All addictive substances condition the body to expect continued use of a drug and produce unpleasant symptoms if use is abruptly stopped. This is known as withdrawal. Defined by the American Psychological Association, withdrawal is a syndrome that develops after cessation of prolonged, heavy consumption of a substance, with symptoms varying by substance but generally including physiological, behavioral, and cognitive manifestations. 

Withdrawal symptoms differ based on the substance of abuse, with some manifesting mild withdrawal symptoms while others yield painful and dangerous symptoms. Regardless of the substance that has been abused, withdrawal can be very uncomfortable, which is why it is highly recommended to seek a professional detox clinic to assist in the process. Clinicians at these facilities will monitor the withdrawal process and ensure the individual feels safe and comfortable. 

How Long Does it Take to Withdraw From Alcohol?

Being a legal and easily accessible substance, alcohol is the most common substance of abuse in the United States and worldwide. According to the National Institute on Alcohol Abuse and Alcoholism, 14.5 million Americans suffered from an Alcohol Use Disorder in 2019 alone. Although possibly aware of their alcohol disorder, many individuals continue drinking due to the addiction that has taken root and to avoid unpleasant withdrawal symptoms. This raises the question – how long does it take to completely withdraw from alcohol?

 The answer depends on the length of addiction. Those who have only struggled with alcoholism for a short time will have a significantly shorter withdrawal period and display mild symptoms. In contrast, heavy drinkers who have struggled with alcohol abuse for an extended amount of time will endure a longer withdrawal stage with far more uncomfortable symptoms. The alcohol withdrawal window ranges from one week to one month (rare), depending on the length of addiction.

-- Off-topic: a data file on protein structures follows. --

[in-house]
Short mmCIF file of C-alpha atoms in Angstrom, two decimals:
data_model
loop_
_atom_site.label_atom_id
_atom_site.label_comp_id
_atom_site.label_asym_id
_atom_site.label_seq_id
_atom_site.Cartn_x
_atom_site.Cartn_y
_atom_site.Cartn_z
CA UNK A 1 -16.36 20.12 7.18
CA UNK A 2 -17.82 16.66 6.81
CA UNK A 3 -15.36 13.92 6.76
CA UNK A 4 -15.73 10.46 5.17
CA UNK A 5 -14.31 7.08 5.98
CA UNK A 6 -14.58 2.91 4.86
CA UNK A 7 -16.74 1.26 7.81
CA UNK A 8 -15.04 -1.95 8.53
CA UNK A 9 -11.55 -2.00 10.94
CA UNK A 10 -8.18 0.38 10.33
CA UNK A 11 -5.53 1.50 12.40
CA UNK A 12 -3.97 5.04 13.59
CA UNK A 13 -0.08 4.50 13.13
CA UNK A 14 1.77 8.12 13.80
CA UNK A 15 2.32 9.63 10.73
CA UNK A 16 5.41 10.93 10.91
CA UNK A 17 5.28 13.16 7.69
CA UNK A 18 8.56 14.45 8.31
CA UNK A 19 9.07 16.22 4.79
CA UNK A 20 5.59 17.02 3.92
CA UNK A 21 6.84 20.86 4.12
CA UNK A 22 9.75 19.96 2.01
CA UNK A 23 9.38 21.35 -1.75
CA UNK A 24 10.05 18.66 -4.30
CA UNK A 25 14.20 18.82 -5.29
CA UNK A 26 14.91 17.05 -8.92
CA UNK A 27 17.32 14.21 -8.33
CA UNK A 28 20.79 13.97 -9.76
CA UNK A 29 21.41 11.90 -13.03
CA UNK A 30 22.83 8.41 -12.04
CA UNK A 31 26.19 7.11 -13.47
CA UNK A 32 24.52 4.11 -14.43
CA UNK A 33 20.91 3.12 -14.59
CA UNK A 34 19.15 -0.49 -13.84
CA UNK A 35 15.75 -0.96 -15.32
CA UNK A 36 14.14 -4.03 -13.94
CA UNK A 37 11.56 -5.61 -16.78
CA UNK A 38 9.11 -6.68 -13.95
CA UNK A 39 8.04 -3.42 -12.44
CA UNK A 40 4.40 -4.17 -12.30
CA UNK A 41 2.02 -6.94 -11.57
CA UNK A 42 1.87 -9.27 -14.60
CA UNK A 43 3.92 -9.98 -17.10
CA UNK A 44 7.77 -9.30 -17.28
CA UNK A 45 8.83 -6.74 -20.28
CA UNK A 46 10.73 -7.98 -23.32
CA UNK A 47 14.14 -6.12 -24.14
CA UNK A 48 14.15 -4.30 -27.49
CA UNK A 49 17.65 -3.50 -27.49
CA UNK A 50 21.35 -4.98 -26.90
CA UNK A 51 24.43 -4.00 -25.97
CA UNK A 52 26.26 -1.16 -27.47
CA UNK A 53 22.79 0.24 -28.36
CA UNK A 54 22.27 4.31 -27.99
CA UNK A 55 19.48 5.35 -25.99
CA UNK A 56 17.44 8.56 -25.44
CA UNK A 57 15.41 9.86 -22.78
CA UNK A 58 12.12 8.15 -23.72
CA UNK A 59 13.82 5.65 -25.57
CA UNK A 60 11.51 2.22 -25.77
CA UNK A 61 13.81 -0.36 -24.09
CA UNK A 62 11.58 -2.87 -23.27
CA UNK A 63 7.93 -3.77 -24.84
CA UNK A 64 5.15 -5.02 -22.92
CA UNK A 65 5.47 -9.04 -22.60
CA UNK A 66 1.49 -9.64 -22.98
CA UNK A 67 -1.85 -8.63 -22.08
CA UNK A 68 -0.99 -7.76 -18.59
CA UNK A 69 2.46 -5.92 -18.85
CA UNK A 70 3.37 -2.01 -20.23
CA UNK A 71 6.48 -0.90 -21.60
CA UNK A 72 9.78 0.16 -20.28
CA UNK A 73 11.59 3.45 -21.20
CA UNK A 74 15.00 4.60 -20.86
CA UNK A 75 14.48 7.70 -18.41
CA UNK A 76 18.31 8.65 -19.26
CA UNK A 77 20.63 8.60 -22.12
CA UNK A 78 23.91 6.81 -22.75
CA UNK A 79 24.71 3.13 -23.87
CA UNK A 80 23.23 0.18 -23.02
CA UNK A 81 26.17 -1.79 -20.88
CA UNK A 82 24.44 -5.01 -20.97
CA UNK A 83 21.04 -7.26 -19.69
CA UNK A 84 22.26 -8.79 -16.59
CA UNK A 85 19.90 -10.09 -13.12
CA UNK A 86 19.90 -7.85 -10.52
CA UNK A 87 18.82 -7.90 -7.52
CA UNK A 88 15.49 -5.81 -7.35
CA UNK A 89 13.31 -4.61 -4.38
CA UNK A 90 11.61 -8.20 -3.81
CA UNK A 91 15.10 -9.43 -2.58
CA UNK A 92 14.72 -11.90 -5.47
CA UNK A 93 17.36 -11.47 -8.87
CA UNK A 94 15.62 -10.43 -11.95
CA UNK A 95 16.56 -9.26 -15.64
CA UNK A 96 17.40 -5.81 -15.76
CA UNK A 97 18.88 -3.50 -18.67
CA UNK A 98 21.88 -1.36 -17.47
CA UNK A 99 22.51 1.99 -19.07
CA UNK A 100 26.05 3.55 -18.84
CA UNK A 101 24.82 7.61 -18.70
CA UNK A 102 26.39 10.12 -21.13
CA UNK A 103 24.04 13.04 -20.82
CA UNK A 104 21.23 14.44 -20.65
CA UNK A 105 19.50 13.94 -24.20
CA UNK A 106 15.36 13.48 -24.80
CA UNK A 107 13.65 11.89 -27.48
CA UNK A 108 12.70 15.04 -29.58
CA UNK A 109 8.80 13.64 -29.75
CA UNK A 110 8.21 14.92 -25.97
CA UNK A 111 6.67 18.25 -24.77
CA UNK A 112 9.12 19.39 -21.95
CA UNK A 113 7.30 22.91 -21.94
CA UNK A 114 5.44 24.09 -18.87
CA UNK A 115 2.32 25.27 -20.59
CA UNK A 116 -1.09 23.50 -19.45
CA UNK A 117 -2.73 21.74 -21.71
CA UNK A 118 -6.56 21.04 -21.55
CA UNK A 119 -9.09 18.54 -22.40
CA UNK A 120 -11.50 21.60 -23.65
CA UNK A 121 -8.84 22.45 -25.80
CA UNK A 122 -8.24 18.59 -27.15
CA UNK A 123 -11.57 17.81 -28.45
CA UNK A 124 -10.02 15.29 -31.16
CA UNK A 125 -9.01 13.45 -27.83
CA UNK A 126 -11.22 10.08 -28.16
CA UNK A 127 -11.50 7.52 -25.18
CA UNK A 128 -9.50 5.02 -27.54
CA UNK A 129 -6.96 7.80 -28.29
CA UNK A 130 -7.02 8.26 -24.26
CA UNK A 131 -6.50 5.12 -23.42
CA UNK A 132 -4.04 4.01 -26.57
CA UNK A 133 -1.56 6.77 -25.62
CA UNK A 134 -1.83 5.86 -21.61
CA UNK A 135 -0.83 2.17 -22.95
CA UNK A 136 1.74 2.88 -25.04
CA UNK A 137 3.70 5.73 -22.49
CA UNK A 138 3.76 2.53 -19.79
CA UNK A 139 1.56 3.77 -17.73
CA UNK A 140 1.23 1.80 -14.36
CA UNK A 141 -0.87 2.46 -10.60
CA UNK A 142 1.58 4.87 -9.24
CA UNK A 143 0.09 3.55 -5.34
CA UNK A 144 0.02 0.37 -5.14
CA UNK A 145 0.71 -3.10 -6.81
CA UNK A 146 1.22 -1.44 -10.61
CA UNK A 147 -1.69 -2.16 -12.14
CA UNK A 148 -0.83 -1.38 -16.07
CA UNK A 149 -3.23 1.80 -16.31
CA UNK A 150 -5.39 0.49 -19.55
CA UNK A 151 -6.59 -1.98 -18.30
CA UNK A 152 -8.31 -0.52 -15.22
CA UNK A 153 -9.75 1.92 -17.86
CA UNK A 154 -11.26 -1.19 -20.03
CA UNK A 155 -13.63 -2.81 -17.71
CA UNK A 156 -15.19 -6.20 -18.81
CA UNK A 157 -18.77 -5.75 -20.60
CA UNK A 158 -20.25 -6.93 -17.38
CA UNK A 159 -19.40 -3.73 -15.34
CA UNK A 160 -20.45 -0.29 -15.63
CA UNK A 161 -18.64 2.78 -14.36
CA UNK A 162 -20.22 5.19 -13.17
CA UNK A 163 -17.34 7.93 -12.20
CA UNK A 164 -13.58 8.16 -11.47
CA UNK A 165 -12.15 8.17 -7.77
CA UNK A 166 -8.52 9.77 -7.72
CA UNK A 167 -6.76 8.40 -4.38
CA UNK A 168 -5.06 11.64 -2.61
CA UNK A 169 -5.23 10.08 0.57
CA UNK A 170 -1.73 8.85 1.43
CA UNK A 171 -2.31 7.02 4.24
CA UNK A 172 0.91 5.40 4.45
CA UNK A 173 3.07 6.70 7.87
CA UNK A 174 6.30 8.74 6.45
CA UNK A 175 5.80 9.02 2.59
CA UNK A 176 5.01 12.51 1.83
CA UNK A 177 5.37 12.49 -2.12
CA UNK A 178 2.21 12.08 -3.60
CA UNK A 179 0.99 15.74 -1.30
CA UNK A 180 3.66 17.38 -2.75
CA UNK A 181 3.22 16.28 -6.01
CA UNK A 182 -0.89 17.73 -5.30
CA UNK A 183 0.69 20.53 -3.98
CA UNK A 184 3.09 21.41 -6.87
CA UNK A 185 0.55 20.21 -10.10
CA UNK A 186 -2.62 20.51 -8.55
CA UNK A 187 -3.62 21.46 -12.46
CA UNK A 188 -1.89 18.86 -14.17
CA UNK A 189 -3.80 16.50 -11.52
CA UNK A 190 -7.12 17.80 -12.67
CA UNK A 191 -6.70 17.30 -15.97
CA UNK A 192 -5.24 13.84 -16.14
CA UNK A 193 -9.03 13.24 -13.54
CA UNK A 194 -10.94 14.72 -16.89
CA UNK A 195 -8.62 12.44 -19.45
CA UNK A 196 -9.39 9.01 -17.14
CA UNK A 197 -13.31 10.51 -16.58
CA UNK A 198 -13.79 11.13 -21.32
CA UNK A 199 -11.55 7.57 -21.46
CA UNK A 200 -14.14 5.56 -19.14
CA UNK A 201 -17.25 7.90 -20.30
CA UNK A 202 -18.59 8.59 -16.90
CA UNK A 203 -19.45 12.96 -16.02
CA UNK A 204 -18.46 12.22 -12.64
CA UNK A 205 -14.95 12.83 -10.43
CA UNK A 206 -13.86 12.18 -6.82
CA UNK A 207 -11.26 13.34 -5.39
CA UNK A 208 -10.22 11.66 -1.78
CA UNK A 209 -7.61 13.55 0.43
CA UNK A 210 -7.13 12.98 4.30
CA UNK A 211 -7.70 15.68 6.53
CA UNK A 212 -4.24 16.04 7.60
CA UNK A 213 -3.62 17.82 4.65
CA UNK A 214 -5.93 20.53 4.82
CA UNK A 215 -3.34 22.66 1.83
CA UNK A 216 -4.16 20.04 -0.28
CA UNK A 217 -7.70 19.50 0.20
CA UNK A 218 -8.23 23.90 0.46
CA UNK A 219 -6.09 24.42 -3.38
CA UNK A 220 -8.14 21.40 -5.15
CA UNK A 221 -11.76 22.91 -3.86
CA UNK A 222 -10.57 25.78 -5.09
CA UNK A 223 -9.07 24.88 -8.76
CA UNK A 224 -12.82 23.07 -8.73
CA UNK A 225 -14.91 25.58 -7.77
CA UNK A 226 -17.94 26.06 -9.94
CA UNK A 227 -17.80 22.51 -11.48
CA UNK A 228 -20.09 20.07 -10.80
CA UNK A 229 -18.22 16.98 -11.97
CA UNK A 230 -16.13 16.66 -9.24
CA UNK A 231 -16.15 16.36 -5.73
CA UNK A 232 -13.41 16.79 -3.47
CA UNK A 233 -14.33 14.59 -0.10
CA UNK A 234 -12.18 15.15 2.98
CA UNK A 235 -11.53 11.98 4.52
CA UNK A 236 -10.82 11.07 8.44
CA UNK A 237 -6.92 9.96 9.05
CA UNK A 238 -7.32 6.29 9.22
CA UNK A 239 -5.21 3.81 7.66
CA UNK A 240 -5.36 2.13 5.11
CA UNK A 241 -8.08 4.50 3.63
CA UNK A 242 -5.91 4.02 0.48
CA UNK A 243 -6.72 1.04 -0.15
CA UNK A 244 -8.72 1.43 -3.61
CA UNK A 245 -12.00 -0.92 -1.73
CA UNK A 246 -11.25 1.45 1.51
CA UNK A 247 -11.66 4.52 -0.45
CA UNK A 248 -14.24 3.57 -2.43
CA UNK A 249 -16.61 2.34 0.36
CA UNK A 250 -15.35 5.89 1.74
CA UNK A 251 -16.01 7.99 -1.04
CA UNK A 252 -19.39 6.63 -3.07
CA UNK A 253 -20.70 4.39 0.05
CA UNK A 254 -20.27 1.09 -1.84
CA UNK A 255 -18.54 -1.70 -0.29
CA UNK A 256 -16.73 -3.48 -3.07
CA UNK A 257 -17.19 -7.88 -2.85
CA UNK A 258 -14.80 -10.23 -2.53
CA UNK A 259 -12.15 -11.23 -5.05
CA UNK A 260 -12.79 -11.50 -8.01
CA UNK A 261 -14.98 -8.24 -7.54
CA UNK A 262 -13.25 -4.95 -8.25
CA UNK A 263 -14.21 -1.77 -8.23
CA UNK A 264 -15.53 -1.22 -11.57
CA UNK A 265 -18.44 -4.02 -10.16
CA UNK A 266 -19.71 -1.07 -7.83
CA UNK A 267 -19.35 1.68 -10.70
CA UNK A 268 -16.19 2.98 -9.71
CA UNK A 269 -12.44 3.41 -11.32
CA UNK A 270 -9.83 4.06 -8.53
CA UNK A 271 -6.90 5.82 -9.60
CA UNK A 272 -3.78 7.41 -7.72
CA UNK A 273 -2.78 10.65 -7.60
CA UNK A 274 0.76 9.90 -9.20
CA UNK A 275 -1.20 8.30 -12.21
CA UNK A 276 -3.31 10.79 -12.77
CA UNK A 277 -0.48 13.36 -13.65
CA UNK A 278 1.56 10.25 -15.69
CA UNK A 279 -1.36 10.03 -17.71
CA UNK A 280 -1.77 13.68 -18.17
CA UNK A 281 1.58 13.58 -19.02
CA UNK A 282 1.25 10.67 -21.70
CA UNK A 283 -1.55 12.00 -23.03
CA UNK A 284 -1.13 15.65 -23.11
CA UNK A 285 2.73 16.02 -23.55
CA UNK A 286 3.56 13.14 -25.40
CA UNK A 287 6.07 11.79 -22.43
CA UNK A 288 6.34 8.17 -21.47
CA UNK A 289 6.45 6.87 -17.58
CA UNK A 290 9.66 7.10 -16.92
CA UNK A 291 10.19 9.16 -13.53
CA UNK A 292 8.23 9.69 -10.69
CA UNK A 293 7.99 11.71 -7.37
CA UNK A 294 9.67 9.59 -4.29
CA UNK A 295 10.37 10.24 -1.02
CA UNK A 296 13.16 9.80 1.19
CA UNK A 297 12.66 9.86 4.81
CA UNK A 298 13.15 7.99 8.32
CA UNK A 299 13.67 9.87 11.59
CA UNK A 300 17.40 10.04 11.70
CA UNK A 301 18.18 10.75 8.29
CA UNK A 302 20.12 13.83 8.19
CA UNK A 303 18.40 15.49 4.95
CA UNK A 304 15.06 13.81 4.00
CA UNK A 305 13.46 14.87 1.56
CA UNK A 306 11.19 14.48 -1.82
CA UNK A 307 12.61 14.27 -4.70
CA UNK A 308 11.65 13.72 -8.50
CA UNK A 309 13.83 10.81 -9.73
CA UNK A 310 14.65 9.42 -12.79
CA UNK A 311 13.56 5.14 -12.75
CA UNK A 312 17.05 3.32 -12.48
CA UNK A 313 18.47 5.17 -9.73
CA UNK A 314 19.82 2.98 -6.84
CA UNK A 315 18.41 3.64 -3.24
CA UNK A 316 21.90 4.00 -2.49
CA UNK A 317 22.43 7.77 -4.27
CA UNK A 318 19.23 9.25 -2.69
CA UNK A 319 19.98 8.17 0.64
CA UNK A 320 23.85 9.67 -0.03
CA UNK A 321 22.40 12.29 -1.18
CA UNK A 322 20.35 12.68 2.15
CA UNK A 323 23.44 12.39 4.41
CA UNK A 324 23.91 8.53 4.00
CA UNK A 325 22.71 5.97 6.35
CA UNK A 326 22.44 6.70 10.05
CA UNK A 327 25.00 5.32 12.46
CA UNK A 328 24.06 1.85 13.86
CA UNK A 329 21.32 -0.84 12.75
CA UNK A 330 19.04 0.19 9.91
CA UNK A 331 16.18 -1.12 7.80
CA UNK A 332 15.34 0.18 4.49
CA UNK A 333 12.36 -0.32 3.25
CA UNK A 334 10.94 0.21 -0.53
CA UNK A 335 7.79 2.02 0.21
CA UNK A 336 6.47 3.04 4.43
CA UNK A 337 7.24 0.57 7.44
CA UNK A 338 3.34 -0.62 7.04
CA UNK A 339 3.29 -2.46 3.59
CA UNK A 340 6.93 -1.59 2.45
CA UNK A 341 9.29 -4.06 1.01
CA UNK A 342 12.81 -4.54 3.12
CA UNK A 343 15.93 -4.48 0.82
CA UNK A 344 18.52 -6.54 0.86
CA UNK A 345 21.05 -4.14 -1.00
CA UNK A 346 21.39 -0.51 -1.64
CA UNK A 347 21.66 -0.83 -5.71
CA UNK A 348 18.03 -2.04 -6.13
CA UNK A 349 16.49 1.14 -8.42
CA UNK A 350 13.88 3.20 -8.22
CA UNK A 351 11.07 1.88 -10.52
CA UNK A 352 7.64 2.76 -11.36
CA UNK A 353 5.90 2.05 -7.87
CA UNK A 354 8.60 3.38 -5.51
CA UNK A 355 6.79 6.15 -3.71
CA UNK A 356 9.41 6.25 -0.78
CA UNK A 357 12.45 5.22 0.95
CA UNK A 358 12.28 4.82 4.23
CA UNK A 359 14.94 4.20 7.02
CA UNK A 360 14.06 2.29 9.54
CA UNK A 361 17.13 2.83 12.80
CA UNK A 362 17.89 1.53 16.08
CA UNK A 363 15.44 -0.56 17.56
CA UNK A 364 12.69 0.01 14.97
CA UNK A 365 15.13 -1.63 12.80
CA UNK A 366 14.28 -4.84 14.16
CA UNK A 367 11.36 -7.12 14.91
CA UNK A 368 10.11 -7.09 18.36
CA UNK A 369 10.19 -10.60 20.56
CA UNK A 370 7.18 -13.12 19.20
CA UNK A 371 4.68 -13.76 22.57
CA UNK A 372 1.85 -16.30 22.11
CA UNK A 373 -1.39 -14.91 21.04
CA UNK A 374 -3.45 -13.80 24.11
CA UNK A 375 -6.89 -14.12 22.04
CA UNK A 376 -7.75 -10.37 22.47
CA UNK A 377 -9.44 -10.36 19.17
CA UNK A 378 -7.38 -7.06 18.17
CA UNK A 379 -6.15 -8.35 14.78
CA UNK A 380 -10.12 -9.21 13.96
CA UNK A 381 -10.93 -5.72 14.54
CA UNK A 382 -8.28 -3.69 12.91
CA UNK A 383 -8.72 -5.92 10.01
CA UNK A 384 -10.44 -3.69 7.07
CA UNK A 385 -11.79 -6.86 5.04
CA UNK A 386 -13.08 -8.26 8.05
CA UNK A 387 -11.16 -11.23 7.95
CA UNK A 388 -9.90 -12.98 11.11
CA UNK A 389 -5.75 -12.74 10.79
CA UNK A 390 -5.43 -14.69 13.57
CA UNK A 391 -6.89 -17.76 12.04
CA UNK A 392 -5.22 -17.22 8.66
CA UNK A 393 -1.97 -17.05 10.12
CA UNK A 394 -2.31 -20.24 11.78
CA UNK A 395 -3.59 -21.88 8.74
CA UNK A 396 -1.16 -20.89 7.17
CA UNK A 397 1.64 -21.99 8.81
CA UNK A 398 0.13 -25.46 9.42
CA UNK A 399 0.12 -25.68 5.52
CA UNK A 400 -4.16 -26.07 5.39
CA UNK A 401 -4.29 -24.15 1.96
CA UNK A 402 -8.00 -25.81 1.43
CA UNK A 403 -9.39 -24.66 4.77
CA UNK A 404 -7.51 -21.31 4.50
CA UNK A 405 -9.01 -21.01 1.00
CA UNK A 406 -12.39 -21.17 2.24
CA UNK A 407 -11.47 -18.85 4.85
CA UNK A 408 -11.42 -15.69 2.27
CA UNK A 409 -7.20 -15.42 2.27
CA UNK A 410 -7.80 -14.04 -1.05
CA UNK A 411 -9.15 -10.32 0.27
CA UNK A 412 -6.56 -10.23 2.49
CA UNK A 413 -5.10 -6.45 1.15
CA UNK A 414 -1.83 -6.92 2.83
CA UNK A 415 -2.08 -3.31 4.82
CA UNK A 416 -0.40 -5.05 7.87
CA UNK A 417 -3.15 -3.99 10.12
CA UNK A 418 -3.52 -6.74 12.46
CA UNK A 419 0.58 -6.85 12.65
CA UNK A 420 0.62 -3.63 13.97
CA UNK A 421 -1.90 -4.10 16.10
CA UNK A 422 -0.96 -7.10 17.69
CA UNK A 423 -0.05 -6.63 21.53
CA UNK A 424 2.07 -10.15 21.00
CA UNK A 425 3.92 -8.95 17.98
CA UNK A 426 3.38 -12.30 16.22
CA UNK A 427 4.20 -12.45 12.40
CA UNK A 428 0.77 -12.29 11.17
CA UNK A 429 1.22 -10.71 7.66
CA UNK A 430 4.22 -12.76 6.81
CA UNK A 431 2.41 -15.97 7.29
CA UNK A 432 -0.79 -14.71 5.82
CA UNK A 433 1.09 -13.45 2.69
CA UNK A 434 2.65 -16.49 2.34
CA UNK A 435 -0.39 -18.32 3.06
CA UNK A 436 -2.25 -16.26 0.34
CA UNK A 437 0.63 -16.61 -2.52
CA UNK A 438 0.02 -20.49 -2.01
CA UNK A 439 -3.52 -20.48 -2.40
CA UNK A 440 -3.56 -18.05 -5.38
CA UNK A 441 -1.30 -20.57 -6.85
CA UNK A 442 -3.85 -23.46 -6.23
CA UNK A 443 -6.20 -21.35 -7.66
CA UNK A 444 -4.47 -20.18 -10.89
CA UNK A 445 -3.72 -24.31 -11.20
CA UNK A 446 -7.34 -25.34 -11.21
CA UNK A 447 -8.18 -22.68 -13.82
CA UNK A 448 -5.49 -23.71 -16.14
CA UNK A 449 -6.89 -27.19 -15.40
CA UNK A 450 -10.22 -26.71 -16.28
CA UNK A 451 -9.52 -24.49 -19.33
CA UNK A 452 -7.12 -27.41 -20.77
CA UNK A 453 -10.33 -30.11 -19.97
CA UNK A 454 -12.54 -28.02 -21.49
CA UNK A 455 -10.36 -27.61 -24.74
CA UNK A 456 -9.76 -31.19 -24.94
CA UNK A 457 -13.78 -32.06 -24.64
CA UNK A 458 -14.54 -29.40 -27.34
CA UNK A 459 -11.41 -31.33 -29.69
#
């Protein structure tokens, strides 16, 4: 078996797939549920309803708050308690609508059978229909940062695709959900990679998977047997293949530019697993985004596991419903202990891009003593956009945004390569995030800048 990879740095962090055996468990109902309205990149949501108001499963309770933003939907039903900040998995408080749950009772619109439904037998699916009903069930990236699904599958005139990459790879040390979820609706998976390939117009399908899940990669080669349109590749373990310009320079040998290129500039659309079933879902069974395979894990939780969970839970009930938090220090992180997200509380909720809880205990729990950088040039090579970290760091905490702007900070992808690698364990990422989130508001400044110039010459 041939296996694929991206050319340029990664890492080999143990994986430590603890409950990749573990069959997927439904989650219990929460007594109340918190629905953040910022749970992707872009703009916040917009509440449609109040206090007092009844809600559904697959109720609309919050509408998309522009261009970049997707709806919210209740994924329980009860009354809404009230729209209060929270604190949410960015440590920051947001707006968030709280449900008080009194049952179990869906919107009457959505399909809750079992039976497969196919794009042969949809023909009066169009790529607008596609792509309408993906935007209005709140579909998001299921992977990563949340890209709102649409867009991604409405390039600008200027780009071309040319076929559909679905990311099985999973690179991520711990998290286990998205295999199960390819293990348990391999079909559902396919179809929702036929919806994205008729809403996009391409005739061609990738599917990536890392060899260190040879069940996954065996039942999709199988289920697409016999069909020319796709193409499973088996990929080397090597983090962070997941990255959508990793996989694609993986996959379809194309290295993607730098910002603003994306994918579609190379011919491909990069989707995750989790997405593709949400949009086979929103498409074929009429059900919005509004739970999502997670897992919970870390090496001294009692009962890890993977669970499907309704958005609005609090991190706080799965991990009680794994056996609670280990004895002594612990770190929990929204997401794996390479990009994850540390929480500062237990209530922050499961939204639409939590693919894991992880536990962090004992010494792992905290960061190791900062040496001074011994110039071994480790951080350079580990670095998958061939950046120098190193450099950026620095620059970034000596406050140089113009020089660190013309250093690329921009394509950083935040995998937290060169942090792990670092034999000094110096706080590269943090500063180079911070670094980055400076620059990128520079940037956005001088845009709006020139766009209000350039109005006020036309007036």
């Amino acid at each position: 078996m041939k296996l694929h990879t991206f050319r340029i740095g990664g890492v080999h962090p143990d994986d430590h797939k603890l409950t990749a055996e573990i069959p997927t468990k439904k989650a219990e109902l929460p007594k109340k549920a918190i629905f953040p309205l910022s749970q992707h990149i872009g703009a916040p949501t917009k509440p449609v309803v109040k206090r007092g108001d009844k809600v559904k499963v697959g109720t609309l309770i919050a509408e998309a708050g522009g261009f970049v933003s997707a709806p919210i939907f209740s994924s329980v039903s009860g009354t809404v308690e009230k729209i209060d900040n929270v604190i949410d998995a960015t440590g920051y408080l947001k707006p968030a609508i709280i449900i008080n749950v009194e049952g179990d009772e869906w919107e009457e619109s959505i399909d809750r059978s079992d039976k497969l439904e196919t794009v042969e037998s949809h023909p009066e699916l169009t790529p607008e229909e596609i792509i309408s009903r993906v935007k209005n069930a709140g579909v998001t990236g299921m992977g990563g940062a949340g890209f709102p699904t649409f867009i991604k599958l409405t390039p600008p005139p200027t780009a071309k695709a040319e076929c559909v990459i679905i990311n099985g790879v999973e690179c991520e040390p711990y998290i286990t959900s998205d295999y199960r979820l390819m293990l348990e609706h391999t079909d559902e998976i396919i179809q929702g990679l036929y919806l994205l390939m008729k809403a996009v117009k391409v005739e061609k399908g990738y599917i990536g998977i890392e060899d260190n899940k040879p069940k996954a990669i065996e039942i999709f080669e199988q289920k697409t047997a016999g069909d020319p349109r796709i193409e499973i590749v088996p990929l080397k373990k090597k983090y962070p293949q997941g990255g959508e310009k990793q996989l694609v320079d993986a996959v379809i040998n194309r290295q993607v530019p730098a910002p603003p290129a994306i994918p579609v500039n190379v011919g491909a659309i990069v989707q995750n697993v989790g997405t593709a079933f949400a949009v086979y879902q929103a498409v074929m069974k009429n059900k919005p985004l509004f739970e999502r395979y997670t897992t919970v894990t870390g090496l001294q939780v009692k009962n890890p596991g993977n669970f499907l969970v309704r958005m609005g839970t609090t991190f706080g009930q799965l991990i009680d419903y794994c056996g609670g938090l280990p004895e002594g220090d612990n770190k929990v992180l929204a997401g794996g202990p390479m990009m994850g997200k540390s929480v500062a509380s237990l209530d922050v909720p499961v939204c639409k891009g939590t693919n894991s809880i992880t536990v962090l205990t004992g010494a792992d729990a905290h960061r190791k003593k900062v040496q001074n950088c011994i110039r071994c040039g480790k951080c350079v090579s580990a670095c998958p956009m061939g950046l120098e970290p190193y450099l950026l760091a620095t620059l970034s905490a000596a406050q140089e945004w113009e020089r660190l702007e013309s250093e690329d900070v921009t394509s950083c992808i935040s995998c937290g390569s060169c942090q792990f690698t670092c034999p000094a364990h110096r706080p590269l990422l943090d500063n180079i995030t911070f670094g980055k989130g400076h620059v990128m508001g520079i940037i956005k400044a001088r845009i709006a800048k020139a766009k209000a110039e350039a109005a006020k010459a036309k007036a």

Alcohol Withdrawal Symptoms 

Similar to the length of withdrawal, symptoms of withdrawal also vary based on the length of addiction. For the average individual, symptoms begin to dissipate after the first week and are more mild in nature. For lifelong drinkers, symptoms can last up to a month, although it is rare, and are much more unpleasant. Despite the variations, the first few days of withdrawal are the most uncomfortable for both short and long-term alcoholics. 

Withdrawal Symptoms for Alcohol can be divided in hours and days:

6 hours after last drink the user experiences:

  • Profuse sweating
  • Shakiness
  • Headache
  • Anxiety 
  • Nausea or vomiting

1-2 days after last drink the user may experience: 

  • Seizures
  • Hallucinations

2-3 days after last drink the user may experience:

  • Sweating
  • Heart palpitations
  • Fever
  • Confusion
  • Delirium Tremens (only 3-5% experience this)

After the first few days, withdrawal symptoms should gradually lessen. Due to the severity of some of these symptoms and the potential for life-threatening seizures, clinical supervision within a professional detox facility is highly recommended. 

Asheville Recovery Center Can Help  

It is extremely important to seek help immediately if you or a loved one is struggling with substance addiction or withdrawal. The founders of Asheville Recovery Center, as well as many of our addiction therapists, have struggled with addiction and now enjoy life in recovery. They understand the struggles of addiction and how difficult it is to overcome alone.

While we do not have a detox facility, we can refer you to a quality clinic where experts can supervise your withdrawal phase. Upon successfully completing the detox process, we will work with you to formulate a custom treatment plan designed to fit your individual needs. If you feel that you or a loved one is struggling with substance abuse, our specialists are on standby and ready to help. Call (828)518-6996 and speak with an addiction expert today so you can take the first step towards a rewarding life of sobriety.

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